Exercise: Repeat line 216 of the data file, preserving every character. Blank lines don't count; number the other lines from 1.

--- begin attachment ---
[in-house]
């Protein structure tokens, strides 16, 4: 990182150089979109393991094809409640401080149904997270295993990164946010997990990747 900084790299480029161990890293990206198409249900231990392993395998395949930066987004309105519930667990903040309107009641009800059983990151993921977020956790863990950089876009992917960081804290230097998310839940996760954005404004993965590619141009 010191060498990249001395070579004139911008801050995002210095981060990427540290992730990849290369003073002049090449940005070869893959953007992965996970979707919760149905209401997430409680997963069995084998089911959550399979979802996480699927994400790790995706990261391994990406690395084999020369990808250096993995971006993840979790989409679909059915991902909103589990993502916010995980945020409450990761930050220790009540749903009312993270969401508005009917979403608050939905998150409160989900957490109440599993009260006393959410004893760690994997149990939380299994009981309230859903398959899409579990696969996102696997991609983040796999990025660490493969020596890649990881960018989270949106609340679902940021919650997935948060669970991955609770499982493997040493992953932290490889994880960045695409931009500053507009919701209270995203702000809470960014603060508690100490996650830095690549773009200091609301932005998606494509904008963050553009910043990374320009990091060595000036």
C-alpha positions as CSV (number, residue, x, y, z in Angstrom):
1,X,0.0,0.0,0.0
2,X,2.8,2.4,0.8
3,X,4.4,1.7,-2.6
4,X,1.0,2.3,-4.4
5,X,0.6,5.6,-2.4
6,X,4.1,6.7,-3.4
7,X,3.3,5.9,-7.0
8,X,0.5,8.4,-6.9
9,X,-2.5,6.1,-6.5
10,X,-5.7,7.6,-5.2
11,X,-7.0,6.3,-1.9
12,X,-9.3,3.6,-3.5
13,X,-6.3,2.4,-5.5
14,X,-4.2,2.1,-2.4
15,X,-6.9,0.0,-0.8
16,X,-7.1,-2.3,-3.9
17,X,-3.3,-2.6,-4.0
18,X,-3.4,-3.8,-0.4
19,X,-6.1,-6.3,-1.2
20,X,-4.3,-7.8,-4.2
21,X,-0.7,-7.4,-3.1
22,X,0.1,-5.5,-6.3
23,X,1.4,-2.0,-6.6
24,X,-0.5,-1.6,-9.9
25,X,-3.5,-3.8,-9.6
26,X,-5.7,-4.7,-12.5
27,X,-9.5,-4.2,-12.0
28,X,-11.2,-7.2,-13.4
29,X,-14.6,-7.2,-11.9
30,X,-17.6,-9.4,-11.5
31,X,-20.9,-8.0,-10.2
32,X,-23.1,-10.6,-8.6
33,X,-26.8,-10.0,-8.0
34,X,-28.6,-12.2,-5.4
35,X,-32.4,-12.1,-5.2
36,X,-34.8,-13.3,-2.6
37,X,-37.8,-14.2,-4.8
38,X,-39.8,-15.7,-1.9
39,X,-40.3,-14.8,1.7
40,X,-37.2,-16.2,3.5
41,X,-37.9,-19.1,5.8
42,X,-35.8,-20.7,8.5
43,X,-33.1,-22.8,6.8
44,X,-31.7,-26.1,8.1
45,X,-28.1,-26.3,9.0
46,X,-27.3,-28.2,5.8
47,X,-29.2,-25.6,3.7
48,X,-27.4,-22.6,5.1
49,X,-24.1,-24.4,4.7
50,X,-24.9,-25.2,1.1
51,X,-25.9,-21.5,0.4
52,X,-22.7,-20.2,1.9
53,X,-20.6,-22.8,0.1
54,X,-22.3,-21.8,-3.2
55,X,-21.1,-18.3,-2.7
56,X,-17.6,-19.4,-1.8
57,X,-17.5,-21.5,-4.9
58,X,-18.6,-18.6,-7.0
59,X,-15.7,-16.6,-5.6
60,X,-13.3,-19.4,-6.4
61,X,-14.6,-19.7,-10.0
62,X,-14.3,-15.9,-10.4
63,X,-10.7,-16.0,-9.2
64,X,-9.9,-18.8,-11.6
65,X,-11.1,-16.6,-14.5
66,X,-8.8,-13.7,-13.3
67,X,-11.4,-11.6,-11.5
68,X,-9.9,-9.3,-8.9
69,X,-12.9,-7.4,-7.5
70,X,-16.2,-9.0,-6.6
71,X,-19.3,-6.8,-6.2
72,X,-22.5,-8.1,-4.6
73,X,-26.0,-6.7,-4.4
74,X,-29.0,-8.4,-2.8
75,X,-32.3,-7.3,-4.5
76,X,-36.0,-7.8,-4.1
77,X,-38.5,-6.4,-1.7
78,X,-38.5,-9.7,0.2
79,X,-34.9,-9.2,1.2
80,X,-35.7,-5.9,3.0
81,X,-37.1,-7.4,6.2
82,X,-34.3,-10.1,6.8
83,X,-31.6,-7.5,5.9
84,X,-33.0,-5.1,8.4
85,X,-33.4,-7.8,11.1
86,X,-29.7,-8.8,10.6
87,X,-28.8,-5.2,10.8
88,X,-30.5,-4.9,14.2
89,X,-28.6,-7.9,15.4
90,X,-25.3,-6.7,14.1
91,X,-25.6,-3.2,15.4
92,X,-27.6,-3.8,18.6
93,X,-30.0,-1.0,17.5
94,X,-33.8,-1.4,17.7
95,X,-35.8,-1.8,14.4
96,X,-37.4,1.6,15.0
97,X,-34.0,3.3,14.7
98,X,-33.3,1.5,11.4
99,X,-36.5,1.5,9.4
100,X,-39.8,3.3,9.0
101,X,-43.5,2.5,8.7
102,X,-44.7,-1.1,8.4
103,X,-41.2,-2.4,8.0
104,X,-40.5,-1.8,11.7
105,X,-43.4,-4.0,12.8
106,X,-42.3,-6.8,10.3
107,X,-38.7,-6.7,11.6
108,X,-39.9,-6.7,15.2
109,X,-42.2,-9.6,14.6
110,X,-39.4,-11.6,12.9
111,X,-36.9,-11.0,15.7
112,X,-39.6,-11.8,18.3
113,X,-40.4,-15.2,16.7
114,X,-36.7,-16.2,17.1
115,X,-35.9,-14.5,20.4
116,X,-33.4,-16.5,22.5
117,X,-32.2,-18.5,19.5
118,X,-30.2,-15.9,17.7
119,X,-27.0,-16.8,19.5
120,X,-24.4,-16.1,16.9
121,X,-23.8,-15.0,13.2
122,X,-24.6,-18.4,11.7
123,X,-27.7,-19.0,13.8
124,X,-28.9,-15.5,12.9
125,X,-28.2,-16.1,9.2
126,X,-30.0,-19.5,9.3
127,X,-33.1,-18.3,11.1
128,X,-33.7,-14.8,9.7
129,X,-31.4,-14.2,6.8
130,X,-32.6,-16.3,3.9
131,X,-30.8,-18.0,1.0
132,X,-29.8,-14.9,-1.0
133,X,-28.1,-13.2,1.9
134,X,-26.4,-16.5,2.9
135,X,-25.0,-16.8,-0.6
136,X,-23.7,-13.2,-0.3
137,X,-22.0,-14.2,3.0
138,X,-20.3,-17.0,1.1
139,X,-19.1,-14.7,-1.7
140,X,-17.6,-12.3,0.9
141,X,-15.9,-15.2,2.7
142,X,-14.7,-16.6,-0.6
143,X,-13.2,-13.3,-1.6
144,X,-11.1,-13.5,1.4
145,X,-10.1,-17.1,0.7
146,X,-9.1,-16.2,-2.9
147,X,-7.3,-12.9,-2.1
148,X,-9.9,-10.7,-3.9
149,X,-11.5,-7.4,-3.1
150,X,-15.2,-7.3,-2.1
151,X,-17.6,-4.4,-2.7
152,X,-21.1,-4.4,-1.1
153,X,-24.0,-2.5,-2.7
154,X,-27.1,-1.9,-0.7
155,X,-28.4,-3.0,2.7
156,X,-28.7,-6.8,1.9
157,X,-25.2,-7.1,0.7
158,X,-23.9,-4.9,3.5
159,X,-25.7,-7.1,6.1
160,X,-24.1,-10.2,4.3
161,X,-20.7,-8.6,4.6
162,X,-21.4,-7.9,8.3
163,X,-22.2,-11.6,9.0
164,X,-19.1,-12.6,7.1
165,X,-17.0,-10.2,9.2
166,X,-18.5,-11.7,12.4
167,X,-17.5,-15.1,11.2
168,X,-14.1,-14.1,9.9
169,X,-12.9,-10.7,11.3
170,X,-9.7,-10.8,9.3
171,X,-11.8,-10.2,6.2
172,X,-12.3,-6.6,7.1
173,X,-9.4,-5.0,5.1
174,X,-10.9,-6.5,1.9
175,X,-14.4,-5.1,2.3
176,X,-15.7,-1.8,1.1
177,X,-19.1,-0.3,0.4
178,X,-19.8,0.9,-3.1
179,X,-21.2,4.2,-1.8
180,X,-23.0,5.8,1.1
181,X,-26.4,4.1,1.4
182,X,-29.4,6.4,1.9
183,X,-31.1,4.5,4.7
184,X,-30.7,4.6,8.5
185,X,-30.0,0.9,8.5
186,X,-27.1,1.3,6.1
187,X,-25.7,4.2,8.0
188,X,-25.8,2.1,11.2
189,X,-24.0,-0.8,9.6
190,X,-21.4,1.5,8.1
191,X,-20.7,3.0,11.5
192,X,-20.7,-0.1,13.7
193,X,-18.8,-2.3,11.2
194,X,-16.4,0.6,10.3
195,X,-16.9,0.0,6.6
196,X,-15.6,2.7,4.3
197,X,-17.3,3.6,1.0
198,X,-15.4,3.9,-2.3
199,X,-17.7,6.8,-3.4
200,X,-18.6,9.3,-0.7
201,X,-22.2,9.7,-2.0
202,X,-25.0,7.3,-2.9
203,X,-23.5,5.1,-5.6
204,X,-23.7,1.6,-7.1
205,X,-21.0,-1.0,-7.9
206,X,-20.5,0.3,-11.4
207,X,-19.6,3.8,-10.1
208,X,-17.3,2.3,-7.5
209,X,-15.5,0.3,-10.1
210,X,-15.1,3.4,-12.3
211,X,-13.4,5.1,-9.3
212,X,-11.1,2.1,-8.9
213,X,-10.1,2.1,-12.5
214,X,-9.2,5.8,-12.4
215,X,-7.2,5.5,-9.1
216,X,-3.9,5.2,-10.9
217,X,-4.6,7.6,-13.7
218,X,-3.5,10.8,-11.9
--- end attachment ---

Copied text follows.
213,X,-10.1,2.1,-12.5